It is also important to note that this is an attempt from USB-IF to unravel a rather convoluted web that they have created themselves in the past. Vendors compliance is an issue as well since many manufacturers or vendors might not abide by the specifications and suggestions of the USB-IF documentation. This may lead to even more confusion down the line, with different consumers getting the same product under different labels. The representative of USB-IF has taken notice of this matter as is evident in this quote:
“For consumers, this is the only distinction that should be needed to address USB speed at the product port/connector and over a cable… any of the internal details of the technical specification aren’t intended to be used with consumer,” the spokesperson said. “That said, many product vendors do choose to use version numbering even if it is not our recommendation that they do so,” he added.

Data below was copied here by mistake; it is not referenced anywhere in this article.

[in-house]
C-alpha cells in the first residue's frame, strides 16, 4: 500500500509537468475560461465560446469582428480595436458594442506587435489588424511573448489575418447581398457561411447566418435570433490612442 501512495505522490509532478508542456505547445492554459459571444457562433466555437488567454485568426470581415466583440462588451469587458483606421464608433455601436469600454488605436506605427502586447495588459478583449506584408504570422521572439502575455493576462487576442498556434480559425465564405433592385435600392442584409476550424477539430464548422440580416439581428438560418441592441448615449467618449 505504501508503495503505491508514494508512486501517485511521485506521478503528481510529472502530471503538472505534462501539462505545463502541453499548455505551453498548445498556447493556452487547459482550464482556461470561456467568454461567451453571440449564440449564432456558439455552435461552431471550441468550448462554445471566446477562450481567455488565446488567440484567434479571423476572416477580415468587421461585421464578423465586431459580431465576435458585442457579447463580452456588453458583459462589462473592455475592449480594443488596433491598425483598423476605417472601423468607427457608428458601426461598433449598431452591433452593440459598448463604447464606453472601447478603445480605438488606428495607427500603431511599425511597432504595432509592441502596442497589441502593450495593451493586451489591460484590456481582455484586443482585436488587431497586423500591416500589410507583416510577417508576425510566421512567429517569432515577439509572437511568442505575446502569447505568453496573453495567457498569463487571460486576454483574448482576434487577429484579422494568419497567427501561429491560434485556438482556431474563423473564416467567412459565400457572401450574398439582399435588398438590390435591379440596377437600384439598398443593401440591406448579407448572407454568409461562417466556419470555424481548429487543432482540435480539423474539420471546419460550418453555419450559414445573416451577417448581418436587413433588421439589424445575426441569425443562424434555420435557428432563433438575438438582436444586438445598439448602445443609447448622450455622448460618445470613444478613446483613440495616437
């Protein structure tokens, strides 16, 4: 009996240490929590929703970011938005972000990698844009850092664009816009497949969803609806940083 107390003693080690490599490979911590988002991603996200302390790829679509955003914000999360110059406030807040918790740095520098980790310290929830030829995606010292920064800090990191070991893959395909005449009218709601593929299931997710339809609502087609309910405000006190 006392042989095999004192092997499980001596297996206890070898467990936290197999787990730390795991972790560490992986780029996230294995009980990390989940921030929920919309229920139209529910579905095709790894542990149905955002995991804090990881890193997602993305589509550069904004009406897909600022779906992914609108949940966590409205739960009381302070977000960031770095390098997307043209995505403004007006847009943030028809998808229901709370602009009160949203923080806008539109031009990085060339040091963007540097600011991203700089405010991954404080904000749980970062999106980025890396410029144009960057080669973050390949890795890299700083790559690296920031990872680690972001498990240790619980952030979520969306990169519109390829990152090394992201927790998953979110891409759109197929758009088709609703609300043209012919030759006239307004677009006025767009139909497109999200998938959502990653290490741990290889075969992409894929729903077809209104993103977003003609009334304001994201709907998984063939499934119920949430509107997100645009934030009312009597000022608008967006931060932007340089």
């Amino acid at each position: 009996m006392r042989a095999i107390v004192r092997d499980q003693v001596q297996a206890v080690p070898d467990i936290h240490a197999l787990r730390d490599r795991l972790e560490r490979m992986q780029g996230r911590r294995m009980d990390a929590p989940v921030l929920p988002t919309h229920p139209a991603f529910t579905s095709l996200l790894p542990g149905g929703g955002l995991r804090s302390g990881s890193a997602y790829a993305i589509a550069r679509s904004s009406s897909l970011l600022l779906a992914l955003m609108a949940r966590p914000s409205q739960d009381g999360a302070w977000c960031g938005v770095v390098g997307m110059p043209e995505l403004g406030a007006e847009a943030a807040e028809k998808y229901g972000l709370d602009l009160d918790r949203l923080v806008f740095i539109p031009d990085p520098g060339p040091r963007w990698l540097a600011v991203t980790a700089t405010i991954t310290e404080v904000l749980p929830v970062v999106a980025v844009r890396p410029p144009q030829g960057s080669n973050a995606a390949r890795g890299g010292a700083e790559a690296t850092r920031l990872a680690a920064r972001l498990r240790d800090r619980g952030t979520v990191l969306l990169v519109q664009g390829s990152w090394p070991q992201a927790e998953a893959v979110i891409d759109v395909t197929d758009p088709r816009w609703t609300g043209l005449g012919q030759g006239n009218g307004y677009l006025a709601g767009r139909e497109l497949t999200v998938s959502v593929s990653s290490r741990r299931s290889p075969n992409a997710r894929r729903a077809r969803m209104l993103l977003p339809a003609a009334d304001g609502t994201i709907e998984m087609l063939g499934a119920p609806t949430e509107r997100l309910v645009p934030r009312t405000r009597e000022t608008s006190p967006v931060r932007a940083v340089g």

USB Implementers have been quoted as saying “We aren’t insensitive to the concerns that have been raised by all of this.” This means that the body behind the decision understands the complications that have arisen due to the convoluted naming convention of USB not only in the past but with the introduction of the new USB 3.2 standard as well.
The new naming scheme also raises a question in terms of potential misuse of the new brand names by manufacturers. Due to the similar umbrella of “USB 3.2” that all three of the USB standards are grouped under, it would be really easy to mislead a customer into thinking that the USB 3.2 product they are getting is the latest USB technology, while it is still using the older USB 3.0 5Gbps variation. USB-IF is relying on manufacturer honesty in this case, since the actual advertisement is up to the manufacturer of the products that the USB is going to be installed in.